“After winning the contest, he was helpful with coordinating all of the safety equipment that I needed to get approved to race in NASCAR. Since then, I go straight to Joe for all of my safety gear – including my new Walero kits! – and the guys at HMS are always super responsive in getting things out to me. It’s been cool to have someone who is so well integrated in the industry as a supporter of mine and Joe is just a really good guy. I’m very thankful to him for all his support over the years.”

Image: PEAK Motor Oil

It’s no secret that the world of motor racing is a stressful and high-pressure environment. Similarly, the medical world is just as high-pressure if not more so. Fast-paced, unpredictable and time-consuming – it’s not difficult to draw the similarities.

As a driver and a doctor, Patrick is uniquely placed to offer an insight into both and how you simultaneously manage the intense pressures that both deliver.

“I feed off of both of them even when I’m not in the other environment,” Patrick reveals. “When I was first learning surgery, obviously you’re super nervous and someone is there guiding you through everything but I always try to keep my cool like ‘if I can drive a car at Daytona three wide at 200mph, then I can do this!’

“As I became more comfortable as a doctor and a surgeon, whenever there was high pressure stuff at the race track I just had to think as clearly as possible and act like I’m in the operating room – take a deep breath, find my centre and figure out what the next three or four steps are going to be to succeed in whatever the situation is. I apply that to the race car as well.

“I think in terms of the mentality, in medicine you’re always coming up with a differential diagnosis for what’s wrong with someone and you’re trying to pick what surgery or treatment will maximise the benefit to them with the least amount of side effects, that’s the whole goal.

“In racing, you’re doing something similar. You’re identifying what part of the corner you’re struggling with in the car and what’s the best adjustment you can make with the least amount of detriment to the other parts of the corner. I’m pretty involved with the suspension set up and adjusting the car at the track – I geek out on all of that stuff and so I think, at least with the way my brain analyses problems, whether it’s an eyeball or a race car, I have become better at streamlining that process.”

The time-consuming nature of an intense career and a similarly intense hobby leaves Patrick with little time for anything else. However, he makes it work and details just a small insight into how he juggles both worlds and makes them work.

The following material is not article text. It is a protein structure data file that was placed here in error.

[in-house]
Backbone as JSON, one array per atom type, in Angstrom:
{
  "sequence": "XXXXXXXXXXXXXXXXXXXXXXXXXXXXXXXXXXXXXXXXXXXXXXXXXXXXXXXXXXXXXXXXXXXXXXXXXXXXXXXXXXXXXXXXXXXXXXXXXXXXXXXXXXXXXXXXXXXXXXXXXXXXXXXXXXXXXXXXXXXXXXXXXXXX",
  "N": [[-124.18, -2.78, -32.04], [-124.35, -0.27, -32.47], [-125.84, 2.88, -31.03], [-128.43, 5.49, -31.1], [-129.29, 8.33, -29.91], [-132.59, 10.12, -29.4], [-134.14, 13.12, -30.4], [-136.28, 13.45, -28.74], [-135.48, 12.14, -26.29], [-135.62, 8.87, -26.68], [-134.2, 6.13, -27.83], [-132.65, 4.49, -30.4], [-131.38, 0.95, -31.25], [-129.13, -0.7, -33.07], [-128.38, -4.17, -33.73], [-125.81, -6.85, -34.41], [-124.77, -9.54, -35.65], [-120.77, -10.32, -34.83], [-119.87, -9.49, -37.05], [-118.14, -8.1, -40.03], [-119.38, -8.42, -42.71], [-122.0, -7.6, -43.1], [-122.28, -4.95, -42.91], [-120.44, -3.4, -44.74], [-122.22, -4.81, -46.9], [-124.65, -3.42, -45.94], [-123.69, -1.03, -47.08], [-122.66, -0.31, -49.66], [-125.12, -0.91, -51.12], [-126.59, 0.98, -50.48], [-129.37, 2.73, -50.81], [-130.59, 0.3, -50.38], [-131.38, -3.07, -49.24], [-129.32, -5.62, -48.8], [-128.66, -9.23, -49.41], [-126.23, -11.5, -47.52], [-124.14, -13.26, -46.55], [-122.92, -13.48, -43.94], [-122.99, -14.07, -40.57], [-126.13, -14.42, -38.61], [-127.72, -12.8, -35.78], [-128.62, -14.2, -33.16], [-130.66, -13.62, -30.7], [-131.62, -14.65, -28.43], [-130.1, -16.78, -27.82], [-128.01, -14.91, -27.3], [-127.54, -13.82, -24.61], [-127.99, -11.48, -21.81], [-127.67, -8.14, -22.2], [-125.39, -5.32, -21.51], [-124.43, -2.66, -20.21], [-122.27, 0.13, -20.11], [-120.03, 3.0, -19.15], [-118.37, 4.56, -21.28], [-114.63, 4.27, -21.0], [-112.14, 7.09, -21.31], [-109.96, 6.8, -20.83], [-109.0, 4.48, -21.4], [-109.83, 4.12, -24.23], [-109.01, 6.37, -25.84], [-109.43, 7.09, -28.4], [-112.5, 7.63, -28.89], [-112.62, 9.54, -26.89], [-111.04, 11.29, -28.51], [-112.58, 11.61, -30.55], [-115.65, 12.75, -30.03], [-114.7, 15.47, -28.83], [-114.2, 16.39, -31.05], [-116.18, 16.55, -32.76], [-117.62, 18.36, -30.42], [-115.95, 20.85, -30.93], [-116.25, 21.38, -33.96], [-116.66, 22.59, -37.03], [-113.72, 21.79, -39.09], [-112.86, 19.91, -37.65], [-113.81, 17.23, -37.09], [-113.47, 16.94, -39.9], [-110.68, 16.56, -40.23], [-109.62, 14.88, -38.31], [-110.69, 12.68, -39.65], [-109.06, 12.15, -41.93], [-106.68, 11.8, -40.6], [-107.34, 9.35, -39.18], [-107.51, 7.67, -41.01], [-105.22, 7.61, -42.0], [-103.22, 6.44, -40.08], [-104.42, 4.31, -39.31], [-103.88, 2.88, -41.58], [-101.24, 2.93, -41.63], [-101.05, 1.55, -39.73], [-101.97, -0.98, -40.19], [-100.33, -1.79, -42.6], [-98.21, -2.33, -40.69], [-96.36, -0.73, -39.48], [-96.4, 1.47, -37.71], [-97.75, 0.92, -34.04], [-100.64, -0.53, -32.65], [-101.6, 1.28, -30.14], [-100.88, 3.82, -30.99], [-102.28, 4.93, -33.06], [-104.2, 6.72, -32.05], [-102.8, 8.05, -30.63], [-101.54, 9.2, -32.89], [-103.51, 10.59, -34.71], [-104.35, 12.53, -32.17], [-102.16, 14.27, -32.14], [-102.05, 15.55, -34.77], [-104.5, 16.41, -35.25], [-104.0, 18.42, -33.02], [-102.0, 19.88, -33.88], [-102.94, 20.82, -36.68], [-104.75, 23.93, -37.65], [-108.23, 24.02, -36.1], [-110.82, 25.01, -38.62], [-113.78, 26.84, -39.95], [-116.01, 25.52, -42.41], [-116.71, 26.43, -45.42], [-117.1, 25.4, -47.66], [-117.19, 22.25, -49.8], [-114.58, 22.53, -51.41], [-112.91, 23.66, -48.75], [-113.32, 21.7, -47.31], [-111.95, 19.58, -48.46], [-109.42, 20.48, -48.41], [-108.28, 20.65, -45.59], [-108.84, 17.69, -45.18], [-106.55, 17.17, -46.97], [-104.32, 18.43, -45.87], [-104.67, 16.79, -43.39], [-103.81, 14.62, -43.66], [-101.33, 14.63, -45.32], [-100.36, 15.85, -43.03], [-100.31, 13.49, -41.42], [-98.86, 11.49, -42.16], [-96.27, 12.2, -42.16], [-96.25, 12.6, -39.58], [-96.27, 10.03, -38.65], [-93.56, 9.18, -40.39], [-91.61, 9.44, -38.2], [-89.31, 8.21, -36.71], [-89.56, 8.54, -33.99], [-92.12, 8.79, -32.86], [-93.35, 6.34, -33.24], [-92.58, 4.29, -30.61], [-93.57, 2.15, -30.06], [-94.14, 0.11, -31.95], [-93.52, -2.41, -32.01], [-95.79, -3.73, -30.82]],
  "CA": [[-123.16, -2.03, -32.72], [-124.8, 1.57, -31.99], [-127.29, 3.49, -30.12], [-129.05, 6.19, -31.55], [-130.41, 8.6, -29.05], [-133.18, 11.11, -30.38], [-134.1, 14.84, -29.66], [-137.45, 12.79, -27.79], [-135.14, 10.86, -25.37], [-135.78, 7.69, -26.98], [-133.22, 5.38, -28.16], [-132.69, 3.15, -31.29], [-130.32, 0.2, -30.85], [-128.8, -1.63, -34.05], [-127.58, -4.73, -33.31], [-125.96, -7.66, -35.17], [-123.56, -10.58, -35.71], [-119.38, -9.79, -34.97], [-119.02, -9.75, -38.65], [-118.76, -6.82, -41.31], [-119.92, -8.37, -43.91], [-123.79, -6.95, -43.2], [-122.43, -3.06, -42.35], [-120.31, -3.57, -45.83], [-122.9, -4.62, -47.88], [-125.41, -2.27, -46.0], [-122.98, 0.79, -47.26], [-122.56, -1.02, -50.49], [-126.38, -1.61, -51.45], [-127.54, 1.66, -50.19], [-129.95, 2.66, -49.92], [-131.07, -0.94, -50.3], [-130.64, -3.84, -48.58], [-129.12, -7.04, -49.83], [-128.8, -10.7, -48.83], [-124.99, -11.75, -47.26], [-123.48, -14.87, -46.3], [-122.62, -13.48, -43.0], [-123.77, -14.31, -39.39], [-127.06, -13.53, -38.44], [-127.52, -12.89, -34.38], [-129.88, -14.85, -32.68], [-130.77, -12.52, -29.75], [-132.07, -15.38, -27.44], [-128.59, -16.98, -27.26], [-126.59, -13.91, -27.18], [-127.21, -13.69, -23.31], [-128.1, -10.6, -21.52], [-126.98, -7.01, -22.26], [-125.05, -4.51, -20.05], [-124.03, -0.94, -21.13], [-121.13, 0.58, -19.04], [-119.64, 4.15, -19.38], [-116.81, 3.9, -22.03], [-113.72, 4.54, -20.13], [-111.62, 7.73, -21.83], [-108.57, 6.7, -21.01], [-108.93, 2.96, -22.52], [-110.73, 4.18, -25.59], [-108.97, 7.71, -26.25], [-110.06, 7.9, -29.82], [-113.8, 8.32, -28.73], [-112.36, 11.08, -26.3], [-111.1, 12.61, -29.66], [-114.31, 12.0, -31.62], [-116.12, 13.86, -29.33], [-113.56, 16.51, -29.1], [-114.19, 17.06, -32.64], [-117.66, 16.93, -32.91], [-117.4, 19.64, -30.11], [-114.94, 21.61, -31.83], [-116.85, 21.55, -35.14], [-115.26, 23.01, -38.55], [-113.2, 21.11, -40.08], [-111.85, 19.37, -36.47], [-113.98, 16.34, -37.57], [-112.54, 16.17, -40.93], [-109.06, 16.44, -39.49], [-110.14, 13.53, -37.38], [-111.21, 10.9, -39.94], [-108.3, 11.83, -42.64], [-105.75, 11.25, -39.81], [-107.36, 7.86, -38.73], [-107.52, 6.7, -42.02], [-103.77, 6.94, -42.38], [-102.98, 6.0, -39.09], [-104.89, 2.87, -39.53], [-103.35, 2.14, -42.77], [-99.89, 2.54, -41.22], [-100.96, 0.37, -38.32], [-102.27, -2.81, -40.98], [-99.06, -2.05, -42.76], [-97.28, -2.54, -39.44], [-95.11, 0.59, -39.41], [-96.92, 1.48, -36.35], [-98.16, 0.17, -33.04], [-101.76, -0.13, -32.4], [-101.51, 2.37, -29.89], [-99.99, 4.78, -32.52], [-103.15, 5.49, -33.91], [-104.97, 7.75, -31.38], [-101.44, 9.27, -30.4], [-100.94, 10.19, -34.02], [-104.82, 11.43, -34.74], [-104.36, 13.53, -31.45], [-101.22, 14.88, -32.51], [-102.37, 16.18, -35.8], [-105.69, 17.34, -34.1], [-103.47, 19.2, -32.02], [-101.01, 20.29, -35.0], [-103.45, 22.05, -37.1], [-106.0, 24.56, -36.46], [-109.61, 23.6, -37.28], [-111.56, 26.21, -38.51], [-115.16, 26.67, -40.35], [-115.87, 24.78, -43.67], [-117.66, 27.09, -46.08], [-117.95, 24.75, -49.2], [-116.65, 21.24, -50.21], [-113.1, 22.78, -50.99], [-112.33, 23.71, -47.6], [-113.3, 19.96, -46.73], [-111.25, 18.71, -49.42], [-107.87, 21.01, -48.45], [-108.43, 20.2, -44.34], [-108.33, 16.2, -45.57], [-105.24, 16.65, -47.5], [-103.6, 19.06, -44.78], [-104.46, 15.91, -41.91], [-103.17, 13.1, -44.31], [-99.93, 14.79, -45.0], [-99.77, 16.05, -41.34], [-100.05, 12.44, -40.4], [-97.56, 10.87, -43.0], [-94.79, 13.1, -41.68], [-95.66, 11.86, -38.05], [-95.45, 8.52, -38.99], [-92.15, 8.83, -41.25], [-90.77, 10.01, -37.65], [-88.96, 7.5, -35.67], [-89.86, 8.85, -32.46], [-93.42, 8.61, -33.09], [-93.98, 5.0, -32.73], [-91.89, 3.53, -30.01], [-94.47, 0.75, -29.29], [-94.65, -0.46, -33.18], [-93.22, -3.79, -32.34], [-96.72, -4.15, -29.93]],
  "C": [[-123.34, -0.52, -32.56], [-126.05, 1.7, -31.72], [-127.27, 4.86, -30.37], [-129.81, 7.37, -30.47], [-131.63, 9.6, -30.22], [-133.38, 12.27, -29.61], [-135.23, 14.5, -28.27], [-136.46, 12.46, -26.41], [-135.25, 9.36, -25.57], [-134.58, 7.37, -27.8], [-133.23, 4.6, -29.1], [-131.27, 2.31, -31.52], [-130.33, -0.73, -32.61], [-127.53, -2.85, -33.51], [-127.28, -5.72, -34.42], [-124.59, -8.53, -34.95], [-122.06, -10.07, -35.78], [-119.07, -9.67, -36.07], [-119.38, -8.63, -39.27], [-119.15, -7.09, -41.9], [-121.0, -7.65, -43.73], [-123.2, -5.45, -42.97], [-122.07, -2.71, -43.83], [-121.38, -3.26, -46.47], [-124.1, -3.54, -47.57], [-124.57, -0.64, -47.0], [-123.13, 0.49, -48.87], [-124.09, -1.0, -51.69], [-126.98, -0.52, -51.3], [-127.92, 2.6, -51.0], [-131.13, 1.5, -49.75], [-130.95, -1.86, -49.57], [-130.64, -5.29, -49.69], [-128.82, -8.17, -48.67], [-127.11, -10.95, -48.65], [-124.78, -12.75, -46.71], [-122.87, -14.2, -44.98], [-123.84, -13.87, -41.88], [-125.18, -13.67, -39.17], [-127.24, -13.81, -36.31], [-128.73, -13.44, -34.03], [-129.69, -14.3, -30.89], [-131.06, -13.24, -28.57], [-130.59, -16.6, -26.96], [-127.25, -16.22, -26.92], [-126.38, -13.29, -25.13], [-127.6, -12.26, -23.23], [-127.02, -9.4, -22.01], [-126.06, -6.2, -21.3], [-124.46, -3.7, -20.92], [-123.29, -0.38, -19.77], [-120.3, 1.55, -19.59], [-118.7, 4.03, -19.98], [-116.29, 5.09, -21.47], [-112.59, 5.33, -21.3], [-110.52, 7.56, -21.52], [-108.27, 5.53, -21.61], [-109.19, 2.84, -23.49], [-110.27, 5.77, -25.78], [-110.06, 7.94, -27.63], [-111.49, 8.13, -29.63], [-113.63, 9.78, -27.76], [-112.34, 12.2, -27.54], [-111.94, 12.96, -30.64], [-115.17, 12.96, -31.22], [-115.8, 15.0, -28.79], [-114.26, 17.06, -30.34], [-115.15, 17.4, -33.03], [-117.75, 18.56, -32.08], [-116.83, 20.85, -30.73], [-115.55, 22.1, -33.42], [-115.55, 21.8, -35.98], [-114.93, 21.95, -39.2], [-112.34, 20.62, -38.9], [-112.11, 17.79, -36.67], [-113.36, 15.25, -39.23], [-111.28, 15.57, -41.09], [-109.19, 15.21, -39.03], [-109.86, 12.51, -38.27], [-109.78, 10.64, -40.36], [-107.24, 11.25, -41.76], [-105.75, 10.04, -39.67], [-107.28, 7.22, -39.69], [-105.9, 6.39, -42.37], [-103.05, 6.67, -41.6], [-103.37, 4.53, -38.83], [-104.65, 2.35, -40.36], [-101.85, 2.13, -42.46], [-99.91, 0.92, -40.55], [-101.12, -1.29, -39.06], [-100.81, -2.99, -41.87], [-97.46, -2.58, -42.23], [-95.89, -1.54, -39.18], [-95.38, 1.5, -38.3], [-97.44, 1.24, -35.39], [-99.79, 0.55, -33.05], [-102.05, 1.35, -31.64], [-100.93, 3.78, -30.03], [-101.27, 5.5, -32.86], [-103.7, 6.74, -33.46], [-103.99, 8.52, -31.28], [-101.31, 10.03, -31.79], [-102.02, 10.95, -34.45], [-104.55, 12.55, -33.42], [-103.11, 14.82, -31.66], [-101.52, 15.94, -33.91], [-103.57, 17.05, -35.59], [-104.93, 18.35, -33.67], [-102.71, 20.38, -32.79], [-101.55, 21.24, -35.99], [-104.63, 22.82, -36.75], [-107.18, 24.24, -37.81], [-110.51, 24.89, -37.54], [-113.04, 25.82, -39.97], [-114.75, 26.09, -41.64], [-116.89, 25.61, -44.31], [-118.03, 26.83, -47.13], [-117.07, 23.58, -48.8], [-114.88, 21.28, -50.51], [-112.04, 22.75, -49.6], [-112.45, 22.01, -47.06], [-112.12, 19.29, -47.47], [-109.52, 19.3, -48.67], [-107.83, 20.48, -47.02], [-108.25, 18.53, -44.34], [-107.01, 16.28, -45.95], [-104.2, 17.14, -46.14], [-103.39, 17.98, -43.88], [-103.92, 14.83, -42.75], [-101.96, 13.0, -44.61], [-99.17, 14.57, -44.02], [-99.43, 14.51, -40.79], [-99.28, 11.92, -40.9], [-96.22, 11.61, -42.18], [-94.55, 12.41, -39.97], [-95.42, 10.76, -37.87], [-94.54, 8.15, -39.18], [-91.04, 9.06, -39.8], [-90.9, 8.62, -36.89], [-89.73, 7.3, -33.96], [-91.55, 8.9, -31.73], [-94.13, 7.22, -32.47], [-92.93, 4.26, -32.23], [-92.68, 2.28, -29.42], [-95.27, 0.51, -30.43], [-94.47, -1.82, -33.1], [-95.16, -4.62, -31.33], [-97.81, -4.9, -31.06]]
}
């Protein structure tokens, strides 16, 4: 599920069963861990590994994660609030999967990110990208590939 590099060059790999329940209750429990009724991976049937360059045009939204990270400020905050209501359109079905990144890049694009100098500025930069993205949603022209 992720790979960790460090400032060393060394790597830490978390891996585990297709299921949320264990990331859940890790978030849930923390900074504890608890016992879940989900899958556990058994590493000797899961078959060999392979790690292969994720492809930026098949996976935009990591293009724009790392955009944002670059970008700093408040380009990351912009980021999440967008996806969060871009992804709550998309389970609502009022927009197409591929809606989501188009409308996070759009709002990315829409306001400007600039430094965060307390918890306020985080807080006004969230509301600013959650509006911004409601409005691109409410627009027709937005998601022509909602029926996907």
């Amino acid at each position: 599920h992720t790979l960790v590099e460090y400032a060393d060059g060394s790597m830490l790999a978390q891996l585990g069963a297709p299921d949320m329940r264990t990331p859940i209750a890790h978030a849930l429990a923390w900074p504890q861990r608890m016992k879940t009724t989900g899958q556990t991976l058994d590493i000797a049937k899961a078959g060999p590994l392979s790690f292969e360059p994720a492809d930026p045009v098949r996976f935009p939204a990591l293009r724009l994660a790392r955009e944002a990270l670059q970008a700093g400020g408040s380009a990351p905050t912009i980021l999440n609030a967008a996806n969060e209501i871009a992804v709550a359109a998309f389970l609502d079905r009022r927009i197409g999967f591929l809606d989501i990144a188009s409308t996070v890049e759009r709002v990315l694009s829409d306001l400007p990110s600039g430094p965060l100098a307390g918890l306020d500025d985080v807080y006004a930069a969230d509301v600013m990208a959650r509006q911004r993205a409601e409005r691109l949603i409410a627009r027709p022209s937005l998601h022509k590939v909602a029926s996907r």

“I don’t sleep very much!” he joked. “Actually sleep is important and the only reason I get it is because of the people helping me out. Jim McCoy and his team maintain the car and everything nowadays. I come over and help with the finishing touches and setting it up but the bulk of the work is done by them.

“As an example, on my most recent race weekend I finished work around five o’clock, hopped into the car with my dad and we drove up to Citrus County Speedway which, with traffic, ended up being about five and half hours from where I live.

“So I missed practice on Friday night. Woke up, practised, qualified and raced on Saturday. We qualified on pole, started fourth and finished second. We almost won the race but the shifter handle broke off the transmission so I couldn’t shift on restarts! We then got back in the car around 11 o’clock, drove straight to Miami, got back around four in the morning and then I had a 24 hour shift on Sunday.

Image: PEAK Motor Oil

“The schedule is packed and it takes a lot of sacrifice but again, it goes back to how passionate you are. I love racing so as long as it doesn’t require me to be in two physically different places at the same time then I’m going to do both as much as possible.”

Looking ahead, Patrick has another busy year in store but is determined to get out on track as often as he can.

“Similar to the plan for the last couple of years, it’s going to be pick and choose. Whenever Jimmy and I are free from our work schedules, we choose the big races. We are probably going to stick to the Super Late Model series in Florida, but maybe travel to some of the bigger events in the southeast US if the time and sponsorship allows.”

With so many experiences under his belt – from operating theatres to the cockpit of a stock car at some of America’s greatest race tracks, Patrick offers one final piece of advice for those aiming high.

“Whenever you’re passionate about something in life and you want to do something, put all of yourself into it and commit to it,” Patrick says. “I feel like, at a lot of points in my life, people were making me choose between school and racing, being a doctor or a racer – saying you can’t do both.

“Obviously things would be a lot easier if you picked one track or the other but I’ve always been passionate about doing both things and I think my career so far has shown that you can do both at a high level if you manage your time right and have the right people around you. I love it and I know how lucky I am to get to do what I’m doing. I would encourage people who have diverse interests to not get pigeonholed into one or the other based on what people tell you. Just go after what you want and make it happen.”

You can follow Patrick’s incredible story on Facebook, Twitter & Instagram.